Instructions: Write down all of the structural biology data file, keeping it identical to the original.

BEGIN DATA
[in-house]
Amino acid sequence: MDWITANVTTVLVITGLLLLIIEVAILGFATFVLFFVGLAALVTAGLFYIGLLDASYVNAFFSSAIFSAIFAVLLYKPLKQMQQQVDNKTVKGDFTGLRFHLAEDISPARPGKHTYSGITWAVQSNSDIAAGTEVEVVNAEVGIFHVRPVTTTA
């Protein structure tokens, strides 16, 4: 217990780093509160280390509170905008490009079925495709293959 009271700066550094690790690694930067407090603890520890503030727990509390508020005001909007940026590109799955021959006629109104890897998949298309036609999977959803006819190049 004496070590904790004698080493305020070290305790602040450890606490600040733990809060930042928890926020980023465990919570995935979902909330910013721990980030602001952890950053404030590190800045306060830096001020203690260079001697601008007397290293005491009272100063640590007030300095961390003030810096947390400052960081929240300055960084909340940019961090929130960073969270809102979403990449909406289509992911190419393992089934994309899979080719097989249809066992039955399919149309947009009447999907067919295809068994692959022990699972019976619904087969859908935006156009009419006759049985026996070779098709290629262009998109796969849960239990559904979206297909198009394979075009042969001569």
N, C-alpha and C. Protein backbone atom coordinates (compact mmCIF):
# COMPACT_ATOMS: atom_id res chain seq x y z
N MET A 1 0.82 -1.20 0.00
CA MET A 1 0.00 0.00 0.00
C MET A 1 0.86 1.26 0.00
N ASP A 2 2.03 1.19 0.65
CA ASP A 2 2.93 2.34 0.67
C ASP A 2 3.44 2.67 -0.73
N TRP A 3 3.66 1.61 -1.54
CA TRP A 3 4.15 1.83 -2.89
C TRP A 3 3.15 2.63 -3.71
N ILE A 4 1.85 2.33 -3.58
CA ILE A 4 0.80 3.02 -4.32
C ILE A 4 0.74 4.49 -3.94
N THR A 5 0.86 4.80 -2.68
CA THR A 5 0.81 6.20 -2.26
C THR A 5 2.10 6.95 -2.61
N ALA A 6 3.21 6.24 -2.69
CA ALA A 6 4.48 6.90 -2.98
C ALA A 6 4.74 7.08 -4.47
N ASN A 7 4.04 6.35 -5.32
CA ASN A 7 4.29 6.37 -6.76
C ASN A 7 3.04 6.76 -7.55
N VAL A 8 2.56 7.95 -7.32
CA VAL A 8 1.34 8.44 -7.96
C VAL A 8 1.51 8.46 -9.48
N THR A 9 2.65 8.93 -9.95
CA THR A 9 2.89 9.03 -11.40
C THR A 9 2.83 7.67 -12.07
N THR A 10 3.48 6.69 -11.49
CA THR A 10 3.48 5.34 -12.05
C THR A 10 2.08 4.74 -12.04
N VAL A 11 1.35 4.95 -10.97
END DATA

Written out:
[in-house]
Amino acid sequence: MDWITANVTTVLVITGLLLLIIEVAILGFATFVLFFVGLAALVTAGLFYIGLLDASYVNAFFSSAIFSAIFAVLLYKPLKQMQQQVDNKTVKGDFTGLRFHLAEDISPARPGKHTYSGITWAVQSNSDIAAGTEVEVVNAEVGIFHVRPVTTTA
């Protein structure tokens, strides 16, 4: 217990780093509160280390509170905008490009079925495709293959 009271700066550094690790690694930067407090603890520890503030727990509390508020005001909007940026590109799955021959006629109104890897998949298309036609999977959803006819190049 004496070590904790004698080493305020070290305790602040450890606490600040733990809060930042928890926020980023465990919570995935979902909330910013721990980030602001952890950053404030590190800045306060830096001020203690260079001697601008007397290293005491009272100063640590007030300095961390003030810096947390400052960081929240300055960084909340940019961090929130960073969270809102979403990449909406289509992911190419393992089934994309899979080719097989249809066992039955399919149309947009009447999907067919295809068994692959022990699972019976619904087969859908935006156009009419006759049985026996070779098709290629262009998109796969849960239990559904979206297909198009394979075009042969001569």
N, C-alpha and C. Protein backbone atom coordinates (compact mmCIF):
# COMPACT_ATOMS: atom_id res chain seq x y z
N MET A 1 0.82 -1.20 0.00
CA MET A 1 0.00 0.00 0.00
C MET A 1 0.86 1.26 0.00
N ASP A 2 2.03 1.19 0.65
CA ASP A 2 2.93 2.34 0.67
C ASP A 2 3.44 2.67 -0.73
N TRP A 3 3.66 1.61 -1.54
CA TRP A 3 4.15 1.83 -2.89
C TRP A 3 3.15 2.63 -3.71
N ILE A 4 1.85 2.33 -3.58
CA ILE A 4 0.80 3.02 -4.32
C ILE A 4 0.74 4.49 -3.94
N THR A 5 0.86 4.80 -2.68
CA THR A 5 0.81 6.20 -2.26
C THR A 5 2.10 6.95 -2.61
N ALA A 6 3.21 6.24 -2.69
CA ALA A 6 4.48 6.90 -2.98
C ALA A 6 4.74 7.08 -4.47
N ASN A 7 4.04 6.35 -5.32
CA ASN A 7 4.29 6.37 -6.76
C ASN A 7 3.04 6.76 -7.55
N VAL A 8 2.56 7.95 -7.32
CA VAL A 8 1.34 8.44 -7.96
C VAL A 8 1.51 8.46 -9.48
N THR A 9 2.65 8.93 -9.95
CA THR A 9 2.89 9.03 -11.40
C THR A 9 2.83 7.67 -12.07
N THR A 10 3.48 6.69 -11.49
CA THR A 10 3.48 5.34 -12.05
C THR A 10 2.08 4.74 -12.04
N VAL A 11 1.35 4.95 -10.97